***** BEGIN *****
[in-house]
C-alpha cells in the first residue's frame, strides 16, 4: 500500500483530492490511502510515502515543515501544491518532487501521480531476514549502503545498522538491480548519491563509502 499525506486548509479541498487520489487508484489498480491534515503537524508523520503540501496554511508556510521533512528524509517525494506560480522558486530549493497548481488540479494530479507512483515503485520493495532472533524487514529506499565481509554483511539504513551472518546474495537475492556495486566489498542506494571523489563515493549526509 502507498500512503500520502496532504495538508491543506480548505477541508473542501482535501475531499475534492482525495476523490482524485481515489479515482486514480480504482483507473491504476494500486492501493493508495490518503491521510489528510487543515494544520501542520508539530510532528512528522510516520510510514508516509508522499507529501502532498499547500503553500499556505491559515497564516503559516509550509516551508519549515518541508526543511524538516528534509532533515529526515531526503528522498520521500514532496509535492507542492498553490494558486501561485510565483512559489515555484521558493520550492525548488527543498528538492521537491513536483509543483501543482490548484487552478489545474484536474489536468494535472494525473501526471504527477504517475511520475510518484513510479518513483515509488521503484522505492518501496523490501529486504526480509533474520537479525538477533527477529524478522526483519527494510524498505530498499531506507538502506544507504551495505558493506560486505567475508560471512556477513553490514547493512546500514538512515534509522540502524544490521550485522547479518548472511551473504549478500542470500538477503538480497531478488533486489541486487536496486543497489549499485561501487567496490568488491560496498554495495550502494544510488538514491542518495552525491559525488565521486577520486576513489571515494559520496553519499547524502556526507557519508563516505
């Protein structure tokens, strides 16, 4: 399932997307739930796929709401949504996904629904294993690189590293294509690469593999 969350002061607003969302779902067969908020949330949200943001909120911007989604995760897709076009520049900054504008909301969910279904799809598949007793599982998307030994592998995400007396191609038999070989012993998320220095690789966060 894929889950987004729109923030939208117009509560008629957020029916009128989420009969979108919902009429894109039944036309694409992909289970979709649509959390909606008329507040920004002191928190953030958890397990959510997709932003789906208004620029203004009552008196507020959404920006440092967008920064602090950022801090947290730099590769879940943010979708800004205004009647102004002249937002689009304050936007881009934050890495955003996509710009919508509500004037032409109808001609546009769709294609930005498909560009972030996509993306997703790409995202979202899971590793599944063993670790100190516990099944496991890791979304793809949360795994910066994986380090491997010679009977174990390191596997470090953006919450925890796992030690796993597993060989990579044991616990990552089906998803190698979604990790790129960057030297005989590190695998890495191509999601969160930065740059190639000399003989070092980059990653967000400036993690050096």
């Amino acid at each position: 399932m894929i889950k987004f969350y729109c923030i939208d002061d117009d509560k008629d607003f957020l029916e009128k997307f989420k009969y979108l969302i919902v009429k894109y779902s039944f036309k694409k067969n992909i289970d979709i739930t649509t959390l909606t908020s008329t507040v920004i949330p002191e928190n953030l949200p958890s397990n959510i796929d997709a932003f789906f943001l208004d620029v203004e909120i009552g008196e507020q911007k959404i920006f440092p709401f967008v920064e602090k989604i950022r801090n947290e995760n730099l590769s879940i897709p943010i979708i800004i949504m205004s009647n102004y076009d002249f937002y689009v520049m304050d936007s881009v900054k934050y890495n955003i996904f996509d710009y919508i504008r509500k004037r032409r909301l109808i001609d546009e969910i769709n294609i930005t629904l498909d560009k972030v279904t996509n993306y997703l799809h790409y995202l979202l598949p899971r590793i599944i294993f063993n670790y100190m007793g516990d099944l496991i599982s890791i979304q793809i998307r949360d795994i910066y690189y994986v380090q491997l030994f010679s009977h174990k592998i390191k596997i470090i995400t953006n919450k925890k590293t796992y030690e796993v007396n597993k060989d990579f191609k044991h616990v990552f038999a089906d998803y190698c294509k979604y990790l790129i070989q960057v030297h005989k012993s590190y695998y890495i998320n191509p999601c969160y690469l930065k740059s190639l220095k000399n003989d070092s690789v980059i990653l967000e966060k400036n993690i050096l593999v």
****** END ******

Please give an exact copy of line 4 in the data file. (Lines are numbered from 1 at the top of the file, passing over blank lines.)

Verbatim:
């Amino acid at each position: 399932m894929i889950k987004f969350y729109c923030i939208d002061d117009d509560k008629d607003f957020l029916e009128k997307f989420k009969y979108l969302i919902v009429k894109y779902s039944f036309k694409k067969n992909i289970d979709i739930t649509t959390l909606t908020s008329t507040v920004i949330p002191e928190n953030l949200p958890s397990n959510i796929d997709a932003f789906f943001l208004d620029v203004e909120i009552g008196e507020q911007k959404i920006f440092p709401f967008v920064e602090k989604i950022r801090n947290e995760n730099l590769s879940i897709p943010i979708i800004i949504m205004s009647n102004y076009d002249f937002y689009v520049m304050d936007s881009v900054k934050y890495n955003i996904f996509d710009y919508i504008r509500k004037r032409r909301l109808i001609d546009e969910i769709n294609i930005t629904l498909d560009k972030v279904t996509n993306y997703l799809h790409y995202l979202l598949p899971r590793i599944i294993f063993n670790y100190m007793g516990d099944l496991i599982s890791i979304q793809i998307r949360d795994i910066y690189y994986v380090q491997l030994f010679s009977h174990k592998i390191k596997i470090i995400t953006n919450k925890k590293t796992y030690e796993v007396n597993k060989d990579f191609k044991h616990v990552f038999a089906d998803y190698c294509k979604y990790l790129i070989q960057v030297h005989k012993s590190y695998y890495i998320n191509p999601c969160y690469l930065k740059s190639l220095k000399n003989d070092s690789v980059i990653l967000e966060k400036n993690i050096l593999v």